August 19, 2013

What Happens Next?

So I went over to the Harvard Book Store the other day, and normally I only allow myself to go downstairs to the bargain section, but somehow I allowed myself to go the the children's book section in the back. Needless to say I left the store with more books than I can probably afford. On the bright side, though, the books actually happened to fit a very similar theme, thus giving us this week's topic...

What happens next?

One of these books is Where Do We Go When We Disappear? by established duo Isabel Minhós Martins and Madalena Matoso. It came out at the beginning of this month, and it's no surprise that it's been getting good reviews: the book explores the question of what happens when a person, the sun, and even socks or snow disappears. As explained by the author to Publisher's Weekly:

"Most of the time we don't go very far. We are just around the corner. Lying hidden, with our eyes wide open, waiting to be found...We say without thinking, 'Oh look, the sun is rising.' But to the sun it's us that disappears and then rises again."

"What happens next?" is a fascinating concept a lot of picturebooks authors are timid to address. And it's no wonder, it's a heavy topic. Martins and Matoso handle the question beautifully, though, and while the text asks the big questions, the illustrations pull at the borders of the pages as though trying to pull the unknown closer.





The other book I grabbed was Michael Rosen's Sad Book by Michael Rosen and Quentin Blake, and it's probably the saddest book I've ever read ever, ever. It starts out with a bright illustration of a smiling man, but the text indicates that this is a the protagonist acting happy despite his sadness. He explains that he is sad because his son Eddie died, and he cannot talk to his mother because she is also dead, then goes on to list how his son's passing makes him feel: angry, reclusive, even a little crazy sometimes. He's honest and open with the reader as he explains that he tries to remedy his sadness by recalling memories of his mother and Eddie, and how fun birthdays can be. But, sadly, this realization brings him (and the reader) back to a still shot of Michael staring at a small photograph in a candlelit room by himself. It's a terribly sad book, but the illustrations and text really ground Michael's story in reality and provide readers with a cold hard look at what comes next for the person who doesn't disappear.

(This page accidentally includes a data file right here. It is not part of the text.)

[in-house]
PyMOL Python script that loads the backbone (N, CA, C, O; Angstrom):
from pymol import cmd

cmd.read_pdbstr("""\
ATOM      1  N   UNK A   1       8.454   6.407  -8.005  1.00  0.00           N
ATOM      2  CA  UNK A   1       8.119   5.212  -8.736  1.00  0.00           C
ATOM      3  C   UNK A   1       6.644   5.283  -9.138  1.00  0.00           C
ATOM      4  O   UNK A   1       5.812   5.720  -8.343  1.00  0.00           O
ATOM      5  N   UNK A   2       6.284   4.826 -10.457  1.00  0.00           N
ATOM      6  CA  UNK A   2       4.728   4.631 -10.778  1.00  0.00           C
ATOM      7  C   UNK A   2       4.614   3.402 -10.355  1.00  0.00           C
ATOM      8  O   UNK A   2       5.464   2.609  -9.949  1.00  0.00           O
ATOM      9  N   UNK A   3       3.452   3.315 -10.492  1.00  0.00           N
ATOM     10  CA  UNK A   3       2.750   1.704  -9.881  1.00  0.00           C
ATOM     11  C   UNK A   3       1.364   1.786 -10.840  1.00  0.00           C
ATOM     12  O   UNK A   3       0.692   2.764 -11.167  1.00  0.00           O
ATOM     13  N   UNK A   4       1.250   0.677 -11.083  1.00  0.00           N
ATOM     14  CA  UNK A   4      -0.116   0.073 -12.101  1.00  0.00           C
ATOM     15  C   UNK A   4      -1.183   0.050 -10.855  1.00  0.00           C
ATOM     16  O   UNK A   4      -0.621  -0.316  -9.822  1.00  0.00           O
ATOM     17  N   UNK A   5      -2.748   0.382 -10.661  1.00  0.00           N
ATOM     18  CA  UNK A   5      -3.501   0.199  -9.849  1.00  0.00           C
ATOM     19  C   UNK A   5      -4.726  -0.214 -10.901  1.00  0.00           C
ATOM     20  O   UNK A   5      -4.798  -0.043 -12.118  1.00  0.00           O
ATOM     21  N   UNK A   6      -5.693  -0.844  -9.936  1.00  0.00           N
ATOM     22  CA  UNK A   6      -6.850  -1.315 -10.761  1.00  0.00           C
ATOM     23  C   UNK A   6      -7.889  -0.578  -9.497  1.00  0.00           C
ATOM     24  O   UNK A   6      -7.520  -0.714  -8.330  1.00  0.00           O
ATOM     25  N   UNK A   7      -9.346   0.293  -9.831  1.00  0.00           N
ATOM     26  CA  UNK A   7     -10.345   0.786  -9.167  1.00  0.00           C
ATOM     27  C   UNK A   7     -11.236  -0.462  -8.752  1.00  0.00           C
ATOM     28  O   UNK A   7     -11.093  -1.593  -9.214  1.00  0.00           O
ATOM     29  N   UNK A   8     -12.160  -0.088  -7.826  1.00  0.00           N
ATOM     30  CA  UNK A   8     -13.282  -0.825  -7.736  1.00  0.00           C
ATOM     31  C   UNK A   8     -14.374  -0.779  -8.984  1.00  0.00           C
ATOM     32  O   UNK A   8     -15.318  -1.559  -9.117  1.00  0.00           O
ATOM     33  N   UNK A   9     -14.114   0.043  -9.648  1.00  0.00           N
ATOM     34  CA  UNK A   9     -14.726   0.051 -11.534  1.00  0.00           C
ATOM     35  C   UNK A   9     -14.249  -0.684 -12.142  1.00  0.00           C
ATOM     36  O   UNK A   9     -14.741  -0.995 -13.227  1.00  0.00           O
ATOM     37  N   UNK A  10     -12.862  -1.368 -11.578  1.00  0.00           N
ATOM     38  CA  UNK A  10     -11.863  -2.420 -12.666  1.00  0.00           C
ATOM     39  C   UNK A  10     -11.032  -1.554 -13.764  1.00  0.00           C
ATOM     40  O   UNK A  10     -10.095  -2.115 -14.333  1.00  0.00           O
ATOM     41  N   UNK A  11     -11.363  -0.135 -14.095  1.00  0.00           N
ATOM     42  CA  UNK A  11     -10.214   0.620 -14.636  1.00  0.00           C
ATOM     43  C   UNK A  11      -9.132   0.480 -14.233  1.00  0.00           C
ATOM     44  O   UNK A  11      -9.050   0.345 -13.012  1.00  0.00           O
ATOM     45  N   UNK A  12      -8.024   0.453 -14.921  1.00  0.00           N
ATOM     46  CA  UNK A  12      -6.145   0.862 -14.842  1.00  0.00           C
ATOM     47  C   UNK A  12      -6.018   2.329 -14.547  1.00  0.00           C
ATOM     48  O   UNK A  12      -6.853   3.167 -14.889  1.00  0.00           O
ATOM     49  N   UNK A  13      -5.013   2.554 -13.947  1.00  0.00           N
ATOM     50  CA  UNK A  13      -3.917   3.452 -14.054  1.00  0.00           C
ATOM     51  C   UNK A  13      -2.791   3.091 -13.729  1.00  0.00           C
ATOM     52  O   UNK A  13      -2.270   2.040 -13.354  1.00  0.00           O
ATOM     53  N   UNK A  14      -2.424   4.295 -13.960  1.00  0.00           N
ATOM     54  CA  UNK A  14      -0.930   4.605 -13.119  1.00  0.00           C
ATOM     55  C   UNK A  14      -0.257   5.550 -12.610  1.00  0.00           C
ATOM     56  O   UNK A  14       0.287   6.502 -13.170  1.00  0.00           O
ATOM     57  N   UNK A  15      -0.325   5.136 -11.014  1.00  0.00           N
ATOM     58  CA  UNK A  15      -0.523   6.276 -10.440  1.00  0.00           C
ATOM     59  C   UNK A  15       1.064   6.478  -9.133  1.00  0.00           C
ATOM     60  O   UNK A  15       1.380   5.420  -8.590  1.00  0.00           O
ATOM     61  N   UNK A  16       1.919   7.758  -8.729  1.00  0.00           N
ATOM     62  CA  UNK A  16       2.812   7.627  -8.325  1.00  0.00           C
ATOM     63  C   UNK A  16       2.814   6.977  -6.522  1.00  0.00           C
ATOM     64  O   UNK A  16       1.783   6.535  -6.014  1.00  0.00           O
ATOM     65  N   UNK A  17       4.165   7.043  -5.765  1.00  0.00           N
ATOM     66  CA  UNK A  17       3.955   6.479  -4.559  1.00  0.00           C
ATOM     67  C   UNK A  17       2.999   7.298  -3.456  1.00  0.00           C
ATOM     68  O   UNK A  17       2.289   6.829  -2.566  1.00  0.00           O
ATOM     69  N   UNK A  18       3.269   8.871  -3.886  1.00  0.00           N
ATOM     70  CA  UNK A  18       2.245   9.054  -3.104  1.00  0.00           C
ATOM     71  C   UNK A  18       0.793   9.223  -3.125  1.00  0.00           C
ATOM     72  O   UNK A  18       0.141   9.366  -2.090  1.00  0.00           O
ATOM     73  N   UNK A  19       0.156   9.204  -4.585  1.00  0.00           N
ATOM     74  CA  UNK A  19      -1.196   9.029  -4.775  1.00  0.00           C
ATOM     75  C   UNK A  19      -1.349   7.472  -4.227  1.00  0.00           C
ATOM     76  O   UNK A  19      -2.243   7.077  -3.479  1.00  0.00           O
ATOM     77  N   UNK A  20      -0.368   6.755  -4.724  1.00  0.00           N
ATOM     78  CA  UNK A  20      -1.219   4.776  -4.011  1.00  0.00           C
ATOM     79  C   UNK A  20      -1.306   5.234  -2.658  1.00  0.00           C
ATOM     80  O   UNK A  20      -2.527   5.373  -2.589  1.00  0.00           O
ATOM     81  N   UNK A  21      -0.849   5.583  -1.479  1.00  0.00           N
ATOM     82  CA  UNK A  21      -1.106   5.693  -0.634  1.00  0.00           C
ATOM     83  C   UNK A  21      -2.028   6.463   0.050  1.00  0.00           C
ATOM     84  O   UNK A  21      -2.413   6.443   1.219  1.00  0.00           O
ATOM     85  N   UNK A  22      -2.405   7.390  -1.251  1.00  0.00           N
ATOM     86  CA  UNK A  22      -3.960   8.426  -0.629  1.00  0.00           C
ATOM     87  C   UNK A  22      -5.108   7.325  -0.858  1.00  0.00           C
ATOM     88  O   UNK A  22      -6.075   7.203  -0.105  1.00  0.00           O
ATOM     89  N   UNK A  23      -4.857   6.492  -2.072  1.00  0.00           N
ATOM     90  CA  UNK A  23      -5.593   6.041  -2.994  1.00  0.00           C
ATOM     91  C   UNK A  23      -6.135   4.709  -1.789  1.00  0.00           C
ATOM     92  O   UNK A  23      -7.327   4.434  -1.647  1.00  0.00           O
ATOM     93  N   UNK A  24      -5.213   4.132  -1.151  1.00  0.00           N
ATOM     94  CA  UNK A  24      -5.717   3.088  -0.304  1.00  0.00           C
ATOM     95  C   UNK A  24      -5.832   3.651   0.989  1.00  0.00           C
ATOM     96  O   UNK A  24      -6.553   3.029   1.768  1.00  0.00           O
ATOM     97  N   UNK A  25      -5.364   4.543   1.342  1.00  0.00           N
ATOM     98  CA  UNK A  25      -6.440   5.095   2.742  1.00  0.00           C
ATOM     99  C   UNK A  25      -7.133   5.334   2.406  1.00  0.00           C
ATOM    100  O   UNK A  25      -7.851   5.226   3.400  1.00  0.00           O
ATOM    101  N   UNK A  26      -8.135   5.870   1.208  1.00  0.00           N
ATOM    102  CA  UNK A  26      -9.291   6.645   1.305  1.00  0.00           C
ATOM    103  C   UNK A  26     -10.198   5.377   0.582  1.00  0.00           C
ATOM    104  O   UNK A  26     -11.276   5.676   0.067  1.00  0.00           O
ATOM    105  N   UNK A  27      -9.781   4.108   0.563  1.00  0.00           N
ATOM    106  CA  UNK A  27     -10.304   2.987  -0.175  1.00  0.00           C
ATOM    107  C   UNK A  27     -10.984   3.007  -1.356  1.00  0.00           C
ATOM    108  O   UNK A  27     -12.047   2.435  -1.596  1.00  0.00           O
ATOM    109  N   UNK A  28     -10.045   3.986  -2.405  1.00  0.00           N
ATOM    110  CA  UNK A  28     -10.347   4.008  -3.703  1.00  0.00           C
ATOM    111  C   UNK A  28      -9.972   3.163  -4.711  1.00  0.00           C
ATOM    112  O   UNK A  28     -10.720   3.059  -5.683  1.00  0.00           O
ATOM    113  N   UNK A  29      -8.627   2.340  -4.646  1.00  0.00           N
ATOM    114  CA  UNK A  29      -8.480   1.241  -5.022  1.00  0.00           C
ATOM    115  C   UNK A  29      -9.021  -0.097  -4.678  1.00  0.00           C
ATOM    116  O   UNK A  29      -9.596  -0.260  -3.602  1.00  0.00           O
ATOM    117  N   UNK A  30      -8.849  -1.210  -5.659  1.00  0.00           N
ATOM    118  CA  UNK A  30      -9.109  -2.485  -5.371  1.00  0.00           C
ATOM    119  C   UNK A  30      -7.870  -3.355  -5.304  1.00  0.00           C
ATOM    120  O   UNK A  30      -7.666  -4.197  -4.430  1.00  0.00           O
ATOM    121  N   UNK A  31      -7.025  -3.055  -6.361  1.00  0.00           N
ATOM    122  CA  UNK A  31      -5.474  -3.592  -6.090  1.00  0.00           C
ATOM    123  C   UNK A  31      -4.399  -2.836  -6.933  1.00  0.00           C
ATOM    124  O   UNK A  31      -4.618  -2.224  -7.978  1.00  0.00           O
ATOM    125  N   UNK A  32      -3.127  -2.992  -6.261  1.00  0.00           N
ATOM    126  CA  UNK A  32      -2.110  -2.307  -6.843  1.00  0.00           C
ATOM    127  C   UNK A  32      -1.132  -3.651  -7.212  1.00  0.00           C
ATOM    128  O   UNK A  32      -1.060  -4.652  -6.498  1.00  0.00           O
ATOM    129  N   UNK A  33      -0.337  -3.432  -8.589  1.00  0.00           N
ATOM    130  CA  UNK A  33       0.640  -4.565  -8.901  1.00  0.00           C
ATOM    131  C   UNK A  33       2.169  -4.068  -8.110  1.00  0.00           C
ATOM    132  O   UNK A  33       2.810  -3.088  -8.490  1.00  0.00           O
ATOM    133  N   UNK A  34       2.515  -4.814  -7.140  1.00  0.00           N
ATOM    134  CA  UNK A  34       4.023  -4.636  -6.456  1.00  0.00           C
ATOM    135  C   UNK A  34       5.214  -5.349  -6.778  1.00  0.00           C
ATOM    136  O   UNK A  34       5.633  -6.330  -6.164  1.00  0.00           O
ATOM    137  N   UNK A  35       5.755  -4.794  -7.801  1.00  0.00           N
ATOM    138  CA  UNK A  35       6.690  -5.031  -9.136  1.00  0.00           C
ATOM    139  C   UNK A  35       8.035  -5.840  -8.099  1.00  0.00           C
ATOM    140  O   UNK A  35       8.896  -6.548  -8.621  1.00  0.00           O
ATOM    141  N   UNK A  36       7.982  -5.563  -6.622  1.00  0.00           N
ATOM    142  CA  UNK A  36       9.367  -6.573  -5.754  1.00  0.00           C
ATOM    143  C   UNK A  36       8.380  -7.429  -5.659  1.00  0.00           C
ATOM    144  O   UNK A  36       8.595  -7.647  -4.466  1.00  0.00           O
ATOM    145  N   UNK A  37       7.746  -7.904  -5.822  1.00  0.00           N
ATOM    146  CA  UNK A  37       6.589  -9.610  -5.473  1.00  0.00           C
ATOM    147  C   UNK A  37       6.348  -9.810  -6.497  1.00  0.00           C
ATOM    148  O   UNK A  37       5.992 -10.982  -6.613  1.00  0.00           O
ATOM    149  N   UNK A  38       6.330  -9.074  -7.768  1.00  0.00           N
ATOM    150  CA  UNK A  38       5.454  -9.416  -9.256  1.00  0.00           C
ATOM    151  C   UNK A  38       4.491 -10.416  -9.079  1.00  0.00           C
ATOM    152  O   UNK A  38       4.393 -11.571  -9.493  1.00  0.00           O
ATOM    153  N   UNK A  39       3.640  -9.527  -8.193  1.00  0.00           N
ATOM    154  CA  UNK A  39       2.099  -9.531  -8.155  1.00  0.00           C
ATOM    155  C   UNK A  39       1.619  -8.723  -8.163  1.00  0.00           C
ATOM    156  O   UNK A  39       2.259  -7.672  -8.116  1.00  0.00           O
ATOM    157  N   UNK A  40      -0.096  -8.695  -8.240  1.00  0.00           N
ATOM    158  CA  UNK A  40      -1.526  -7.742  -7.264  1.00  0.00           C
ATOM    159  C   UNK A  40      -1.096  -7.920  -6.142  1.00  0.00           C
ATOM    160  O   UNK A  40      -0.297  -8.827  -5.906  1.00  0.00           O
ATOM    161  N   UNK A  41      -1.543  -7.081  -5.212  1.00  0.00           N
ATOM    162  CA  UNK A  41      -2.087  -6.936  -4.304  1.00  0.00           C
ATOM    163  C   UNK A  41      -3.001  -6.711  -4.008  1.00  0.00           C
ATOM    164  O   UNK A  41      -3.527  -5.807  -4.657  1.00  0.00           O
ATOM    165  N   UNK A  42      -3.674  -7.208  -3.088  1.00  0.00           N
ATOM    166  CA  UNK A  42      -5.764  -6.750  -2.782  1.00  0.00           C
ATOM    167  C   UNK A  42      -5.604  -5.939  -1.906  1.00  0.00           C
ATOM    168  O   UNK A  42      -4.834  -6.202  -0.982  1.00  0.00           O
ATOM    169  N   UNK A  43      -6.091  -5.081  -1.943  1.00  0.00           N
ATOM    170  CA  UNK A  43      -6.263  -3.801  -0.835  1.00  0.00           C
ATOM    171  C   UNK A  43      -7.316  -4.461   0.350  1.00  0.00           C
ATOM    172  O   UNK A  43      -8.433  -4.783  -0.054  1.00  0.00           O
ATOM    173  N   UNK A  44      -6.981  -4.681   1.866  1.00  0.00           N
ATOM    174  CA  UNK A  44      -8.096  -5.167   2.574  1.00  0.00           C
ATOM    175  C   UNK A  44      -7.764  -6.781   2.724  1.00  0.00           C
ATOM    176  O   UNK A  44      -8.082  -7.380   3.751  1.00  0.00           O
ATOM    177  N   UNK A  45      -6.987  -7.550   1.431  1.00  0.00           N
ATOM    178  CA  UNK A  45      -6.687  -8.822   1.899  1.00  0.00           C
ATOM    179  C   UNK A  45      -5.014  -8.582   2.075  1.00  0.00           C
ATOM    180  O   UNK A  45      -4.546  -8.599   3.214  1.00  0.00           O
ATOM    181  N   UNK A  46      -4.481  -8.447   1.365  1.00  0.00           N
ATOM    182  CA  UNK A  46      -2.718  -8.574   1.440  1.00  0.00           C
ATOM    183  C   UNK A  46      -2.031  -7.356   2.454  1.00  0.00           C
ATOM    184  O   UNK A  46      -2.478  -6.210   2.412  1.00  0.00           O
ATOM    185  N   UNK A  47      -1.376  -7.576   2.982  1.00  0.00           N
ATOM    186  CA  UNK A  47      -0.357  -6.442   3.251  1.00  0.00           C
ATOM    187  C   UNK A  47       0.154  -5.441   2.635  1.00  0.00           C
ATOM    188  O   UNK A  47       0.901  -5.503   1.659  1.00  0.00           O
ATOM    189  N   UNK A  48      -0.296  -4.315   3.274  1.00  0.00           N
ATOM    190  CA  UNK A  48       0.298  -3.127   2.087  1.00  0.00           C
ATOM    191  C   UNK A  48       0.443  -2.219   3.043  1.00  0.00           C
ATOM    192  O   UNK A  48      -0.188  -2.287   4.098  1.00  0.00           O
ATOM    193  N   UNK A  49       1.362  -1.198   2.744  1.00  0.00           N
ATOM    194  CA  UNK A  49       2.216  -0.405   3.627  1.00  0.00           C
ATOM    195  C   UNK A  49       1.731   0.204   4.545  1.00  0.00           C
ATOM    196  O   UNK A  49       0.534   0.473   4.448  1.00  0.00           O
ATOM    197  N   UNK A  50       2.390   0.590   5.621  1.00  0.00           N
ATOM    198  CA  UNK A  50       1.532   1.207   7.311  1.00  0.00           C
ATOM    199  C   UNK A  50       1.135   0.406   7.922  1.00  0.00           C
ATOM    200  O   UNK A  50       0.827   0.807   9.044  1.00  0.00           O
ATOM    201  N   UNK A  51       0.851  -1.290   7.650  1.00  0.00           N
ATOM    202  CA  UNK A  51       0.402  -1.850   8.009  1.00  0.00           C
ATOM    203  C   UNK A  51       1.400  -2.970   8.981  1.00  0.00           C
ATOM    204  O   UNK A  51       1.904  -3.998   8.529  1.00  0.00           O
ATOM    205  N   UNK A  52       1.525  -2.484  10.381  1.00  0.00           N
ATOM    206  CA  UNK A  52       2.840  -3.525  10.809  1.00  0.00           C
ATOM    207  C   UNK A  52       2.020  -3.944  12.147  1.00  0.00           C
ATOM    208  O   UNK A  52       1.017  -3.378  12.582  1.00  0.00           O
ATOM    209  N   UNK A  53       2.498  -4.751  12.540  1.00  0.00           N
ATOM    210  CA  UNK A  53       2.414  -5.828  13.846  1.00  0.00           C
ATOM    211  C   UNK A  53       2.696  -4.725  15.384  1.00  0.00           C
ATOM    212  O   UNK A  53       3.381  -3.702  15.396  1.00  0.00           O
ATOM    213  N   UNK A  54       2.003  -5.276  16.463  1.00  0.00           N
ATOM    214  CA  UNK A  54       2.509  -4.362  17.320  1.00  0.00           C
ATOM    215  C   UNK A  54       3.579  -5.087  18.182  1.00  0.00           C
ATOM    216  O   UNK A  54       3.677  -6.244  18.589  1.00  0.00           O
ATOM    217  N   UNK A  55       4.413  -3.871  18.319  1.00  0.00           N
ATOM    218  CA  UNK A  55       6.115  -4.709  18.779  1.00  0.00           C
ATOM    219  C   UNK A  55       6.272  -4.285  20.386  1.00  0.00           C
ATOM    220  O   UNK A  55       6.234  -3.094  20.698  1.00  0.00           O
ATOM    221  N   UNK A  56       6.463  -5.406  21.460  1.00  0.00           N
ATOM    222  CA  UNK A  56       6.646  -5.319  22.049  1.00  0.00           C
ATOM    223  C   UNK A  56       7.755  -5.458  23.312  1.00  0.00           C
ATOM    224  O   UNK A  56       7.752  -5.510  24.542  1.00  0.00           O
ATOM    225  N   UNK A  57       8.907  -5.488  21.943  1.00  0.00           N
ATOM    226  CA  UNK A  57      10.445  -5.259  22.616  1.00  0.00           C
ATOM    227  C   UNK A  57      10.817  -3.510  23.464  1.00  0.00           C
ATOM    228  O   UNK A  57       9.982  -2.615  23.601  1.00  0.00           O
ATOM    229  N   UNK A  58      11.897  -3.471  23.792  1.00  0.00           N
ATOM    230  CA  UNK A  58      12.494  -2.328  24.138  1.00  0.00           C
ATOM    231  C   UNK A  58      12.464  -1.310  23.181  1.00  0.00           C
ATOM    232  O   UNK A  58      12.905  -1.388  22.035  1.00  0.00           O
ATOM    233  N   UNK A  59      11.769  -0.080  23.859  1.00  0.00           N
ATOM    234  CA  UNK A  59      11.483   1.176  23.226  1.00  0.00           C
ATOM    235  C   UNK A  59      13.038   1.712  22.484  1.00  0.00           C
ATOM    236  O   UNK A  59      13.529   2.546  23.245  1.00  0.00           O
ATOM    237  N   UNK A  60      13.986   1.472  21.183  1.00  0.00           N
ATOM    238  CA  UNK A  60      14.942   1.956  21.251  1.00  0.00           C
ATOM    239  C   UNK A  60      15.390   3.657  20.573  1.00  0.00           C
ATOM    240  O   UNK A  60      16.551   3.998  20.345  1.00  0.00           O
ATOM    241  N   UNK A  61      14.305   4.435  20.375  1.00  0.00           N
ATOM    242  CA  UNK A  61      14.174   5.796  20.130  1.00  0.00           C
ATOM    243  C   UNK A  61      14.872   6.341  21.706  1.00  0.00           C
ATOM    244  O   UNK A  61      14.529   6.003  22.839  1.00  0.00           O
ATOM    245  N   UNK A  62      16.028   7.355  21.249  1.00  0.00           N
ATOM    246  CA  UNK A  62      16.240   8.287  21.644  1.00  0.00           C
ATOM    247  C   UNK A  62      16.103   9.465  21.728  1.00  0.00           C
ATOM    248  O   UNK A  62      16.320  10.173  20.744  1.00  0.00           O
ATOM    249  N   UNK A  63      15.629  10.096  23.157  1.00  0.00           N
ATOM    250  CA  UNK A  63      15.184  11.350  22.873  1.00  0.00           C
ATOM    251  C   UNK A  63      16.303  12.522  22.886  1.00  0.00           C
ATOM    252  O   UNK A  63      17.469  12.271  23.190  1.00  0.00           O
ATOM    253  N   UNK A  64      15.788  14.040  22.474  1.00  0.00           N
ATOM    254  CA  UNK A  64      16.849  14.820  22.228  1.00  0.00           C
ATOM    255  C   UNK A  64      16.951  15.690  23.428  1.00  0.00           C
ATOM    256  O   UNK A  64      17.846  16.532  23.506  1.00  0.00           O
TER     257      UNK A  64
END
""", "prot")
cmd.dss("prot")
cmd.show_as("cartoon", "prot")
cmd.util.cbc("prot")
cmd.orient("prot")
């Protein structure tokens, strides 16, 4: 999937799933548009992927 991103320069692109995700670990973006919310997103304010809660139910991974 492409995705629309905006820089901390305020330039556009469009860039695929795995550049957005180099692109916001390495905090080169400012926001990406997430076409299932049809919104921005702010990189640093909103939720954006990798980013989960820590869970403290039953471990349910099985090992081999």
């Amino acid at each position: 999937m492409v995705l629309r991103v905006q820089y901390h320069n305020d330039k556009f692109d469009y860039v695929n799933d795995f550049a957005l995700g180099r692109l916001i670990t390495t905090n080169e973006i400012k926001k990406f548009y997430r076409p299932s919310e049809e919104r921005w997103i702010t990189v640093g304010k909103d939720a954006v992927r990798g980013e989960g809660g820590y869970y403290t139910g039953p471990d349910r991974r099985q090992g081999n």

I think one of the most poignant books I've read but never been able to categorize in terms of a blog post is Shaun Tan's The Rabbits. It's an incredibly poignant and unabashed allegory about colonialism, and what happens to those who are powerless to stop the cultural and ecological destruction of their home. The story is told from an armadillo-like culture's point of view, and details how the rabbits came and slowly but surely took over the land, bringing in strange new animals, new architecture, and, eventually, war. The rabbits destroy the crops, take away the armadillo's children, and leave them in a barren, concrete world. The book ends with a small illustration framed in all black with one of each animal standing in the snow, facing each other with the caption "Who will save us from the rabbits?"




The book is haunting and, like the other two, shows no signs at the end of an optimistic future for its characters. Varmints by Helen Ward and Marc Craste is equally beautiful, if not as textually rich, as The Rabbits, and it tells a similar story of a society that gets taken over by a more advanced culture. The ending, however, is significantly more optimistic, and begins to answer the question of "what comes next?" Illustration- and book-design-wise, the book is incredible, and is definitely worth checking out.


It's also available as a short film here if you're interested.

I think that's all for this topic for now. It's a great one that really gets a dialogue going, so I definitely recommend them when discussing heavier topics. Does anyone know of any others in the same vein?

What's happens next (is),
Mel